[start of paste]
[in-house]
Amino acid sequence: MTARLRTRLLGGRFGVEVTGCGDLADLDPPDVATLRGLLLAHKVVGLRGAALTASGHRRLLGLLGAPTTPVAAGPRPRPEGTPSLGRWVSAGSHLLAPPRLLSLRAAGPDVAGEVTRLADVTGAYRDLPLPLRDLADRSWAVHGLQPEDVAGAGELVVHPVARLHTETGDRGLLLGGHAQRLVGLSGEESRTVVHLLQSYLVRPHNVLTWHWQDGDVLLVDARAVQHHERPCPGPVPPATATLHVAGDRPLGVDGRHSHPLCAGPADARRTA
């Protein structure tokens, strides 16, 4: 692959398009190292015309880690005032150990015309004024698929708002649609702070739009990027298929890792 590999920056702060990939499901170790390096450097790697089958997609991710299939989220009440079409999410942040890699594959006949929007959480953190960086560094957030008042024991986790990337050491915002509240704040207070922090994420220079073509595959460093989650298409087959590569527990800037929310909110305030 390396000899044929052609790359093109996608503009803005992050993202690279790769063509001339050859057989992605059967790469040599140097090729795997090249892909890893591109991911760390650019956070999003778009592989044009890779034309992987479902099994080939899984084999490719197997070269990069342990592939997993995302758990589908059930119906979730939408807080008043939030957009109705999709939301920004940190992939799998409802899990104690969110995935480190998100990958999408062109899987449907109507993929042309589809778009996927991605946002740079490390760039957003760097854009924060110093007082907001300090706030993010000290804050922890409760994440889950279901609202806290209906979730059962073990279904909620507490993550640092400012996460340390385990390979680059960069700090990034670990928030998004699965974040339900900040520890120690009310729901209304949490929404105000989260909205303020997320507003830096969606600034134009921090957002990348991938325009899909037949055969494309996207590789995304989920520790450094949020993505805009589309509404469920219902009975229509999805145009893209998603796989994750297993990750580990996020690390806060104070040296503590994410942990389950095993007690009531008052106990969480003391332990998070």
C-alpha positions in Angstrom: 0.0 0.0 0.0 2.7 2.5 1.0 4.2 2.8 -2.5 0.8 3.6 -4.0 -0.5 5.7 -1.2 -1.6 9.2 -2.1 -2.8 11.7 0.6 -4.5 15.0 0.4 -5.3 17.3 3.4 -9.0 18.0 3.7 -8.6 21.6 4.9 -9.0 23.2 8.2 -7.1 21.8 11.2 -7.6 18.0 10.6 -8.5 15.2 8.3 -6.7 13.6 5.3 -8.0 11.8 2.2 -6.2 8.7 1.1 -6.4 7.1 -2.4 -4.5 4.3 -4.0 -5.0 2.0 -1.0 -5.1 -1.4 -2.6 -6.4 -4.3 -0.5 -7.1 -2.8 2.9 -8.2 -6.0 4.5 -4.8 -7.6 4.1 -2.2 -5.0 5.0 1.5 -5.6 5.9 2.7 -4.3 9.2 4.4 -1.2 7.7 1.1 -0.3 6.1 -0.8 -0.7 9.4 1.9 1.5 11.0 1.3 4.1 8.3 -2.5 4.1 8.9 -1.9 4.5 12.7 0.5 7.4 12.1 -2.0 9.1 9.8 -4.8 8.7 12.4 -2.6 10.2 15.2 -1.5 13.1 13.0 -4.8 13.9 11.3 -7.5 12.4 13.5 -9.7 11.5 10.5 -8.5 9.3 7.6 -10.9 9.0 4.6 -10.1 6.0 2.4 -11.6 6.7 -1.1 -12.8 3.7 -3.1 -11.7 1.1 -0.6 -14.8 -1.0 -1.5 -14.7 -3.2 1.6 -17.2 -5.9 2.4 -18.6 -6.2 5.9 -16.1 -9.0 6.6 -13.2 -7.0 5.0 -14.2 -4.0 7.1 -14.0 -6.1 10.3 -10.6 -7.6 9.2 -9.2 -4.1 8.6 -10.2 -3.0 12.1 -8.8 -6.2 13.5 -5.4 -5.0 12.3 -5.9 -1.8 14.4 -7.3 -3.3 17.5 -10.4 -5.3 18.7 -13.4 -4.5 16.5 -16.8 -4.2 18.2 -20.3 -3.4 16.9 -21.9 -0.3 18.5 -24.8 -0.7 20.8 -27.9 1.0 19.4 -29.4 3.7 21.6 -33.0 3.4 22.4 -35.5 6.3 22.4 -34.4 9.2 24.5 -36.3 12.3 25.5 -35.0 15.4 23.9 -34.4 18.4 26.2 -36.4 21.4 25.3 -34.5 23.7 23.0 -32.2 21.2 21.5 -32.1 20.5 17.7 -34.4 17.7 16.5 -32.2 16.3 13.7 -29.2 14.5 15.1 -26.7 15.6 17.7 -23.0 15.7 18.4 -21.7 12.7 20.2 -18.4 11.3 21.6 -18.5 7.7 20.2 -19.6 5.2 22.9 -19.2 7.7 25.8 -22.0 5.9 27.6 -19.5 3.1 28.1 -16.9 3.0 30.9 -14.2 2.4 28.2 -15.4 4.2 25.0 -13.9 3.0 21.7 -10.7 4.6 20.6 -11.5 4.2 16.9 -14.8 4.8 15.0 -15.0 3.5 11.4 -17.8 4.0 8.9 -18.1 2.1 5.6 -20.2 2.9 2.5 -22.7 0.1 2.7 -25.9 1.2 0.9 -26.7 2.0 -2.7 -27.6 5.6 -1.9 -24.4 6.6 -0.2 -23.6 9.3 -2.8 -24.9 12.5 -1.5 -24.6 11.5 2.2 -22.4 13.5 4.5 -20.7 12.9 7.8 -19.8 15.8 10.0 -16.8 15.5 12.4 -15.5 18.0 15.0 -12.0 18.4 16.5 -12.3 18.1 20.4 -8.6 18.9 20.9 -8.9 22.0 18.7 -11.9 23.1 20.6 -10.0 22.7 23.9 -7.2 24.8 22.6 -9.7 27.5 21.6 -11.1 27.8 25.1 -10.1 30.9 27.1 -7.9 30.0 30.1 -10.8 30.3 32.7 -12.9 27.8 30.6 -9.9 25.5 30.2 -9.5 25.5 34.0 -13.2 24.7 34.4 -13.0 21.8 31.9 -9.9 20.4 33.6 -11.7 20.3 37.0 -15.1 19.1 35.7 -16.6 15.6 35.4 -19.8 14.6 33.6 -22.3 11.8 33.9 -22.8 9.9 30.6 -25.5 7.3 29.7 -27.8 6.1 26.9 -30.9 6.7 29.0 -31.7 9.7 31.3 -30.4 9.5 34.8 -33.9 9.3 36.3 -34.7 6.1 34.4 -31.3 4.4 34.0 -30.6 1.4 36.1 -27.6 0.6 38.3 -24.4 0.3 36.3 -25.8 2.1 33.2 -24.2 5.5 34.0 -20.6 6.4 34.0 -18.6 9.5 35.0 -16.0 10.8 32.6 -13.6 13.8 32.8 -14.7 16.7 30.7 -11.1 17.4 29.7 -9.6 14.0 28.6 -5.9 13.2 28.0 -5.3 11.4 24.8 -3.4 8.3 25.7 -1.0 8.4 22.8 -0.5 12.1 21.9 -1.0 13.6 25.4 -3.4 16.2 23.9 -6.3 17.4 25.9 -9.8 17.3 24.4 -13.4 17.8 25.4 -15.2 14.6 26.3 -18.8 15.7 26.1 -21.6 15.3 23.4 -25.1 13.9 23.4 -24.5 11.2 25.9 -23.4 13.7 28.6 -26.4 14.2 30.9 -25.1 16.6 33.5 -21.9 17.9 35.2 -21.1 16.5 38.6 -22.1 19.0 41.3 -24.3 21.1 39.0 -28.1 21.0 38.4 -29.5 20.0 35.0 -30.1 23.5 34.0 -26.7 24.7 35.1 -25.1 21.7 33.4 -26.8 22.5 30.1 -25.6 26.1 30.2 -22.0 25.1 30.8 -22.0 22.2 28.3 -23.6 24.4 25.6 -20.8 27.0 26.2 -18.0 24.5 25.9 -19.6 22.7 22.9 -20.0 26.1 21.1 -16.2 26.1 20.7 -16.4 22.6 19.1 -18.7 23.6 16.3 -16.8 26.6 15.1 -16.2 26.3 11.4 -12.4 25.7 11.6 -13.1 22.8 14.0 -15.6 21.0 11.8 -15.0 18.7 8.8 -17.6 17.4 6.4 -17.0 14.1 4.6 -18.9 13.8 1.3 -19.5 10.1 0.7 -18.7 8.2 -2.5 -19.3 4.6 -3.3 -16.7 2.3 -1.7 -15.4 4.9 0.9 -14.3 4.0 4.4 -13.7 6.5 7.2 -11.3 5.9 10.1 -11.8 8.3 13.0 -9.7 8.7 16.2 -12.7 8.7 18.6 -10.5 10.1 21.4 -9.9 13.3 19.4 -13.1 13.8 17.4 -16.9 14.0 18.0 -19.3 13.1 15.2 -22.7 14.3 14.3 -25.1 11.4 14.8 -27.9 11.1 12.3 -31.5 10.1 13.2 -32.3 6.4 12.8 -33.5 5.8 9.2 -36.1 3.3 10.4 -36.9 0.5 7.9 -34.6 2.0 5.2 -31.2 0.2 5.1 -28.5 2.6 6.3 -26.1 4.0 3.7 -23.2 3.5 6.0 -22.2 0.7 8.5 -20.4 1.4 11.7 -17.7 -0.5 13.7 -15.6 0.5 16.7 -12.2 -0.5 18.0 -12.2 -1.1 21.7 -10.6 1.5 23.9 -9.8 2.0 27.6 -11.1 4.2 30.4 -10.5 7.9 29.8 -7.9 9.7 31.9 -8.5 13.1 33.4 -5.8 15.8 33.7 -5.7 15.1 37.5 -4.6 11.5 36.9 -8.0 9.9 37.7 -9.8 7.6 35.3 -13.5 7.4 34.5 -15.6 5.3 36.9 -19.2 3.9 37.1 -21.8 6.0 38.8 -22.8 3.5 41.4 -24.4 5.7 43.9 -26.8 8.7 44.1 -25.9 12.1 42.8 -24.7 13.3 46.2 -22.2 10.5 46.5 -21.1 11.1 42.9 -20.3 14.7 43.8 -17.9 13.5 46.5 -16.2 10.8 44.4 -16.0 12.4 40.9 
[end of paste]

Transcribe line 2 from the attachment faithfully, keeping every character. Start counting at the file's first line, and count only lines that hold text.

Amino acid sequence: MTARLRTRLLGGRFGVEVTGCGDLADLDPPDVATLRGLLLAHKVVGLRGAALTASGHRRLLGLLGAPTTPVAAGPRPRPEGTPSLGRWVSAGSHLLAPPRLLSLRAAGPDVAGEVTRLADVTGAYRDLPLPLRDLADRSWAVHGLQPEDVAGAGELVVHPVARLHTETGDRGLLLGGHAQRLVGLSGEESRTVVHLLQSYLVRPHNVLTWHWQDGDVLLVDARAVQHHERPCPGPVPPATATLHVAGDRPLGVDGRHSHPLCAGPADARRTA